A study has shown that a night of poor sleep impairs your high-level decision making skills. You’re less likely to resist temptations and more likely to indulge.
In the study, they found a specific desire in sleep deprived participants for higher calorie foods. While previous studies have tied poor sleep to obesity and overeating, this one demonstrates the specific mechanism.
What’s more, impaired decision making can also lead to other problems: decreased work ethic, less likely to exercise, and so forth.
This study is just another on a pile of studies demonstrating the importance of sleep. They’ve also shown a strong link between not getting enough sleep and an increased risk of cancer. Sleep doesn’t just rest and reload your brain, but it allows your whole body to recharge and rebuild.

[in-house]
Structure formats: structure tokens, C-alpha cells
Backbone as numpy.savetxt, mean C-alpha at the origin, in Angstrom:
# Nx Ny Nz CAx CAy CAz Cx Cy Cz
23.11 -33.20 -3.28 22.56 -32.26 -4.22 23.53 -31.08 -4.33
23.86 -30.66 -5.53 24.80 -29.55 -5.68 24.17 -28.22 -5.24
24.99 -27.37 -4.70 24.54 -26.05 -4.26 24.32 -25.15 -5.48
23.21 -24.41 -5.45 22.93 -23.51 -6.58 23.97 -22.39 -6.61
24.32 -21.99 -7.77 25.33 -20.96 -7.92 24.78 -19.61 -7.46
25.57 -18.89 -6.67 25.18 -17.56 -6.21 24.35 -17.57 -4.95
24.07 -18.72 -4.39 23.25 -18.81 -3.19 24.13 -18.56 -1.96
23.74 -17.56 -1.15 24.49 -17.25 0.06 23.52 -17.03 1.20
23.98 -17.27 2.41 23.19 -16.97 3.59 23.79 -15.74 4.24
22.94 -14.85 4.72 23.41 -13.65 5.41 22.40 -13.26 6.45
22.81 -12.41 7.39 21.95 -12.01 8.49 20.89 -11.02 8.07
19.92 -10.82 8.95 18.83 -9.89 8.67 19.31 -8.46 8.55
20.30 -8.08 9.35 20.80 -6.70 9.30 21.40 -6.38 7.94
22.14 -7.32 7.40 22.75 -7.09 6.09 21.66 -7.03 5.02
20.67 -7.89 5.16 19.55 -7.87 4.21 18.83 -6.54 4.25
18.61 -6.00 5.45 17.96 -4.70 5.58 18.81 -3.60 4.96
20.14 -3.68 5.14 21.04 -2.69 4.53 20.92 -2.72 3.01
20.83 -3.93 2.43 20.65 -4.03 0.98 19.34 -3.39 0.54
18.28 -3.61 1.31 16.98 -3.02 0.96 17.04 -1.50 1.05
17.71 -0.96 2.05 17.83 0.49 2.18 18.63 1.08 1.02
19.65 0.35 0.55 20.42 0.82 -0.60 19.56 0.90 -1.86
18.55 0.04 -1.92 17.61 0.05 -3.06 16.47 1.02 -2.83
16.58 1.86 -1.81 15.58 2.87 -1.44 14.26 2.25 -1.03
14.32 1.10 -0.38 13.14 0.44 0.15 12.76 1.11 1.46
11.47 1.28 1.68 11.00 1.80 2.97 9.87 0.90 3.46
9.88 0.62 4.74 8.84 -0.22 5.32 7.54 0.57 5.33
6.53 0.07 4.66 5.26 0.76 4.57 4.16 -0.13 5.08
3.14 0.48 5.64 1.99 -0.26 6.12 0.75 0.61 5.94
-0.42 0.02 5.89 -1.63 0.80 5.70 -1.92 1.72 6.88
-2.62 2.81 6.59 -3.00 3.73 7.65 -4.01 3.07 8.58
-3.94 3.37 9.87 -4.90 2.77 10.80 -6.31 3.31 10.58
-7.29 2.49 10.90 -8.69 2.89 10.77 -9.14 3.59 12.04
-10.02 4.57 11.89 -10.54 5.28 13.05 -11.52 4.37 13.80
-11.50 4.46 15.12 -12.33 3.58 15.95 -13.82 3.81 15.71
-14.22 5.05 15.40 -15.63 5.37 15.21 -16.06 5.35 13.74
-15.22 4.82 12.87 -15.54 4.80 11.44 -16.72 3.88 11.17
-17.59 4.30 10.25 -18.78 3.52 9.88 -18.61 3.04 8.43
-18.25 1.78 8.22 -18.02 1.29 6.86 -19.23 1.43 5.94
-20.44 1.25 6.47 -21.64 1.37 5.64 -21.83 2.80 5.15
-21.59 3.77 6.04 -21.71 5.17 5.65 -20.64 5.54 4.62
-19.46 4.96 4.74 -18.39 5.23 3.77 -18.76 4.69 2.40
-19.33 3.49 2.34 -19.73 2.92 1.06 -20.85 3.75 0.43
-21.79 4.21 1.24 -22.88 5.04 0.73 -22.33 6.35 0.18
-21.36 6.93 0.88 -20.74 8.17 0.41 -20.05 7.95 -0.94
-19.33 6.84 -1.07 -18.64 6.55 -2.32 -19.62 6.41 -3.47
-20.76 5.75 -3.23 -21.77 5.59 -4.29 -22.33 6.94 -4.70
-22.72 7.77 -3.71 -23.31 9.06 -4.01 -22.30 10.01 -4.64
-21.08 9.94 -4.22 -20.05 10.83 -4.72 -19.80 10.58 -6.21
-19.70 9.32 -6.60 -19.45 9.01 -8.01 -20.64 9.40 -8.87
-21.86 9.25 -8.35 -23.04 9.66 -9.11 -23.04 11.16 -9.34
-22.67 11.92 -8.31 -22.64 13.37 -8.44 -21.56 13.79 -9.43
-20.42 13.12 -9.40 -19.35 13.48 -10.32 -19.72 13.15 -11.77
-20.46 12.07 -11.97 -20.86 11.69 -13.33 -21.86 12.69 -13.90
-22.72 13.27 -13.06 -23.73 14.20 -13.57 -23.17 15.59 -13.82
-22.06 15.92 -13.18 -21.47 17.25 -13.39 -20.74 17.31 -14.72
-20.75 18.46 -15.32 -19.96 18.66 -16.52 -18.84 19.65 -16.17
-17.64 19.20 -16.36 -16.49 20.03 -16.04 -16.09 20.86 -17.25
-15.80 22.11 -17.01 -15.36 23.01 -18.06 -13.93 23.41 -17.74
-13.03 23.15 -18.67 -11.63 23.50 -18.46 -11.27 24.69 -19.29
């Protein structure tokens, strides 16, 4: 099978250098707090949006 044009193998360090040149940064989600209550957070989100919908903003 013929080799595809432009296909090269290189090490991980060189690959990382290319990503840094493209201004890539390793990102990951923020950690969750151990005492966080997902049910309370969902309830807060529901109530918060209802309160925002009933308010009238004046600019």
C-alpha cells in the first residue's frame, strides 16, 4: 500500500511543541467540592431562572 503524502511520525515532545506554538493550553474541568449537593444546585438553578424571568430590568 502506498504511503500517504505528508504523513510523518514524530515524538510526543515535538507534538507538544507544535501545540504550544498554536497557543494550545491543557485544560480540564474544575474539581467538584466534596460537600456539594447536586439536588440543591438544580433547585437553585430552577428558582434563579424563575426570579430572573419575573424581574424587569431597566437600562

Luckily, getting enough sleep is easy enough if you really mean it and are single-minded about it.
First, dedicate enough time to sleeping. That’s 7-9 hours. If you have a history of poor sleep quality, give yourself an extra half hour to an hour.
Next, set the stage. No light, no sound (or white noise), a mattress that’s right for your back, soft sheets, cool room, maybe a scent like lavender or warm vanilla.
Finally, commit. That means cut back on liquids two hours before bed, stop using screens (how long it takes you to unwind from them is personal), no caffeine after lunch, and exercise in the morning (it can be stimulating immediately after but will help your body be tired later).
Once you’re in bed, if your mind wanders try meditative exercises to allow yourself to drift off. For example, if you have a list of worries or to-dos, try writing it down to deal with tomorrow. If it still circles your brain, imagine each one floating off one by one. If just one thought is weighing you down, try exercises where you recite, count, or visual a very detailed picture (like a favorite work of art).
You can also support healthy sleep with natural sleep aids that include minerals and melatonin.
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